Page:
Premium Chessgames Member
  gawain: There is a lot more to this position than meets the eye. Everything is connected to everything else.

No, I did not solve it. But I enjoyed seeing the solution 23 Rc4. Subtle.

Premium Chessgames Member
  gawain: Obviously I meant 24 Rc4.

24 Qb5 is a nice move too and should get a pat on the back. If 24 Qb5 then 24 ...Bb4 is a good reply but 25 Rc2 is winning.

May-15-09  Marmot PFL: Did not spend enough time or examine Rc4. The queen guards Be7 but is too valuable to be a reliable defender and Bc1 is threatened. Then after Qc2 Ne7+ wins material if the bishop retreats or not. Instructive example of piece coordination.
May-15-09  TCS: Fritz gives the following best play lines for the two main contenders (Fritz agreed) of the day after 30 mins of crunching each:

24.Qb5 Rxc6 25.Qxc6 Qxa2 26.Ra1 Qb3 27.Bd6 Qe6 28.Rxa5 Bxd6 29.Rxd6 Qe7 30.Rd4 h6 31.h3 Qe2 32.Qf3 Qe1 +1.63

24.Rc4 R(f)e8 25.Qc2 Rxc6 26.Rxc6 Qb4 27.Qc4 Qb7 29.Kg2-g1 h6 29.Be5 Qb4 30. Qxb4 axb4 31.Rc7 +1.72

So what do you prefer? Black is going to have a struggle but its going to take a little more accurate play for White to finish Black off.

May-15-09  Big Easy: CHESSTTCAMPS -- even though you didn't get the move played I enjoyed reading your analysis. I like how you list each candidate move and give reasoning and lines as to why the move will/won't work. I let Rybka run for 30 minutes and it agrees that 24.Qb5 is not quite as strong as 24.Rc4, but still winning.
May-15-09  MaczynskiPratten: Looks like it is subtle week at All the apparent forcing ideas like Nxe7 and flashy sacrifices like Rd3 and Rd8 don't work. Rc4 exploits the coordination of White's pieces and the immobility of Black's Queen to force material loss.
May-15-09  WhiteRook48: Subtle week says it
May-15-09  Confuse: <alshatranji: I think the basic idea is that White should not exchange the queens, but should force Black to do so. This would leave the bishop on e7 without protection and allow White to capture it with tempo (check) then regain the queen. 24.Rc4 simply protects the queen, simultaneously threatening Bc1 and allowing White to double the attack on the c file.> I like this response. Thanks! It helps. : )
May-15-09  newzild: I did examine 24.Rc4 but rejected it in favour of 24.Qc4, with the idea 25.Rc3 Qb2 26.Nxe7+. This is hard for black to meet, and should lead to a winning position as I think black must give up the exchange by 26...Rxc6 27.Qxc6 Qxa2 28.Ra1, when white is a clear exchange ahead with an initiative.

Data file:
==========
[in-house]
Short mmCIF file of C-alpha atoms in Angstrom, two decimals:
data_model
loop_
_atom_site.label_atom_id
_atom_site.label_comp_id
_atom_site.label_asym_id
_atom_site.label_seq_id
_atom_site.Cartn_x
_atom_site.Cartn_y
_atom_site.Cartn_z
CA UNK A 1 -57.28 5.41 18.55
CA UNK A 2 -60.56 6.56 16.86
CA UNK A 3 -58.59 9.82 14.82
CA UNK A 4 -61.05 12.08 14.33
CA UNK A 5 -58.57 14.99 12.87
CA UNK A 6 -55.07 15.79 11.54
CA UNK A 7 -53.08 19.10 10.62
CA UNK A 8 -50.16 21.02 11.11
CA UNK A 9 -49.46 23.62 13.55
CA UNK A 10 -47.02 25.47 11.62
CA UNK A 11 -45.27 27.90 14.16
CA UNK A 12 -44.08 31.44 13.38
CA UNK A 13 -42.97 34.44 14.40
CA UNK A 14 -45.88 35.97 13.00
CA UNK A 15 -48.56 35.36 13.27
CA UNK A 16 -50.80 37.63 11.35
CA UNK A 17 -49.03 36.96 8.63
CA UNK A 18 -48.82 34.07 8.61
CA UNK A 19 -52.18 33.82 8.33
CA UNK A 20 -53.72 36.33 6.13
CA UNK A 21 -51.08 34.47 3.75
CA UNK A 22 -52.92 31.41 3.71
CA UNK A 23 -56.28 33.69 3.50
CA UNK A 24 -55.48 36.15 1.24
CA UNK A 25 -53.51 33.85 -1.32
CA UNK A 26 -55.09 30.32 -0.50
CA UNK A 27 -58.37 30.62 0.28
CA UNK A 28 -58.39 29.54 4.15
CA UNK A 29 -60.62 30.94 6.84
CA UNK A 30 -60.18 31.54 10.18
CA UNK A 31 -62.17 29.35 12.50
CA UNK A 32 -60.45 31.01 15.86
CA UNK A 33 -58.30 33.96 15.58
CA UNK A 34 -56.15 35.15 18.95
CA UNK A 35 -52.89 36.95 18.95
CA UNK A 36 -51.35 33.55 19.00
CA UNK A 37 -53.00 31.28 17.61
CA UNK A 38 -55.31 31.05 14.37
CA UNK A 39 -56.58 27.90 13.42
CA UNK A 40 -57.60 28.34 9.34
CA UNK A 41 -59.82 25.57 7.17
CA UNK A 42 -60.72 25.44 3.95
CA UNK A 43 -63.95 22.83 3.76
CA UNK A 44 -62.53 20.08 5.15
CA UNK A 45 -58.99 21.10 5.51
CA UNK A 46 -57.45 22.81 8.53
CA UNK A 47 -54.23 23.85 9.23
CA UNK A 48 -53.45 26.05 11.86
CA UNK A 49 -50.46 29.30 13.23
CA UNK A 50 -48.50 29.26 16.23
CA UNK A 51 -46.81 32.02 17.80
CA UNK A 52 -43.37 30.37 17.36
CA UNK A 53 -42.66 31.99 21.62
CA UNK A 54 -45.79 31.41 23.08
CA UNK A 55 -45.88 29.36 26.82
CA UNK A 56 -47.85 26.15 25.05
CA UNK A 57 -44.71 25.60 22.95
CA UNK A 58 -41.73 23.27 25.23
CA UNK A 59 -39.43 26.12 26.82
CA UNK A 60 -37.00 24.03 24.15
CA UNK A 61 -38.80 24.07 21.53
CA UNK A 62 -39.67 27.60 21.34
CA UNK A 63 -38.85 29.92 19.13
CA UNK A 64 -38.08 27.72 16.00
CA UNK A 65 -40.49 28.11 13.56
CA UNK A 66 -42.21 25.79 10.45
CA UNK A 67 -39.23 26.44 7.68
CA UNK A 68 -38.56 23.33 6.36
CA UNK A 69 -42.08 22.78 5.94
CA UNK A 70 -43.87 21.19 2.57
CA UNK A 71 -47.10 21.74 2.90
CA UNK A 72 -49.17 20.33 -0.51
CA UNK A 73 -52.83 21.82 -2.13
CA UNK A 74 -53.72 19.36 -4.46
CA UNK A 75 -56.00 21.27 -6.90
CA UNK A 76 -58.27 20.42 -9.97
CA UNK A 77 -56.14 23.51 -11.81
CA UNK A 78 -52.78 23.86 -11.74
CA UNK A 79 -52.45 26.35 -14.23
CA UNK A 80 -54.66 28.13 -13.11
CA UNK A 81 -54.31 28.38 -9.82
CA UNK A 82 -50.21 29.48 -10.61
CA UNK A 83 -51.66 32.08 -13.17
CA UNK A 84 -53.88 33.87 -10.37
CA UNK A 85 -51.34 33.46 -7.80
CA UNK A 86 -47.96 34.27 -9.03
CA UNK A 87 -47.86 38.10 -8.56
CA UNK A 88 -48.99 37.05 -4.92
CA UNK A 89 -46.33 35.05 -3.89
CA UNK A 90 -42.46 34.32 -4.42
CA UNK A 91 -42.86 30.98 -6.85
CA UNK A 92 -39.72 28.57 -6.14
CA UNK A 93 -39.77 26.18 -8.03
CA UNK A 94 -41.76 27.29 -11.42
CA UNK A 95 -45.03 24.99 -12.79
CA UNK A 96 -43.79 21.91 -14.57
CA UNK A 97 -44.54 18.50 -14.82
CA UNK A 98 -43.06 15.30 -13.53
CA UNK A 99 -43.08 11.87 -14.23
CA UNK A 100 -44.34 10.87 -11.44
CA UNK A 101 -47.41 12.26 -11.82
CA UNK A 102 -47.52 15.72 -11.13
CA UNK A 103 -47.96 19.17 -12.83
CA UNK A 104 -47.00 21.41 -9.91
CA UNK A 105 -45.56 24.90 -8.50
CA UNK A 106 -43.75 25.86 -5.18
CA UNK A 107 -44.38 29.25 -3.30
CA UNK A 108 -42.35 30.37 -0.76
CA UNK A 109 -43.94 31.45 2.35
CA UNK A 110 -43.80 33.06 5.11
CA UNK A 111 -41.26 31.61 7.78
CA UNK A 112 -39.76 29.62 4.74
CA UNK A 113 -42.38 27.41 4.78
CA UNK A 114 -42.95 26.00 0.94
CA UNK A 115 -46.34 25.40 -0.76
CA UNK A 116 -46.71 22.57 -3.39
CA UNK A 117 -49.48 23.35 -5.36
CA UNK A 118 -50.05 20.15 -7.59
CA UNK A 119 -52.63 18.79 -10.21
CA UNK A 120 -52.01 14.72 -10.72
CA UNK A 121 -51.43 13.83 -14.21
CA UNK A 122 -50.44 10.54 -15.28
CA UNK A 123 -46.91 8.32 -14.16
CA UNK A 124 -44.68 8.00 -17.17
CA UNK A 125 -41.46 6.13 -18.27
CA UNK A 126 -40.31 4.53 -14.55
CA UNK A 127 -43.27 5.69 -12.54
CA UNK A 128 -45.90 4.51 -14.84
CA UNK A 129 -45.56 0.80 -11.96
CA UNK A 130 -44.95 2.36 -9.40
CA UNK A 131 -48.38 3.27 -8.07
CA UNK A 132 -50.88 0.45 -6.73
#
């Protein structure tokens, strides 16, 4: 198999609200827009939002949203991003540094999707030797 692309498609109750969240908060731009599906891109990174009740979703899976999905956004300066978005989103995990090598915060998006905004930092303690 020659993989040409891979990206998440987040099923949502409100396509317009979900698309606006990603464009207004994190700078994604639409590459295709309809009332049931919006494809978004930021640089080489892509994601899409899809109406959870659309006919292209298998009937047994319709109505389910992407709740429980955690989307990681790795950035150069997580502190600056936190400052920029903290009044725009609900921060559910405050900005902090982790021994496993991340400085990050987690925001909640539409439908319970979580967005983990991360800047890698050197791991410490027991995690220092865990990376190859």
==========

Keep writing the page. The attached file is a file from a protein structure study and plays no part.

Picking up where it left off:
I've just checked with Rybka, and our silicon friend confirms the strength of 24.Qc4, which is perhaps not as strong as 24.Rc4, but still winning. So I'm giving myself the point...

May-16-09  LivBlockade: <Confuse: How do you "find" Rc4? Can you guys explain the decision process?> One of the key features of the position is the White Nc6 attacking the Black Be7. With 24. Rc4, White protects his queen. Now Black cannot trade queens because White would win with Nxe7+. So now Black's Queen and Bishop must keep defending eachother, so the Black Queen can't move at all. Also, after 24. Rc4, White has threats such as 25. Rd3 (...Qxd3; 26. Nxe7+ Kh8; 27. Nxc8, again winning a piece). So White can play as if he's trying to trap Black's Queen. After Black takes time to protect his bishop with 24... Rfe8 (or get away from the check with ...Kh8), White has time for 25. Qc2 with threats such as Bc1 or Ra4. Black's Queen has no safe squares.
Jun-01-09  patzer2: For the Friday, May 15, 2009 puzzle solution, White's 24. Rc4! uses the threat of a discovered attack with check to set up a decisive trapped piece combination.
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Featured in the Following Game Collections[what is this?]
24. Rc4!
from Trapped Piece by patzer2
Round Three, Game #12
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24.? (May 15, 2009)
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24. Rc4!
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24.? (Friday, May 15)
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from Chess Miniatures, Collection X by wwall
24.? (Friday, May 15)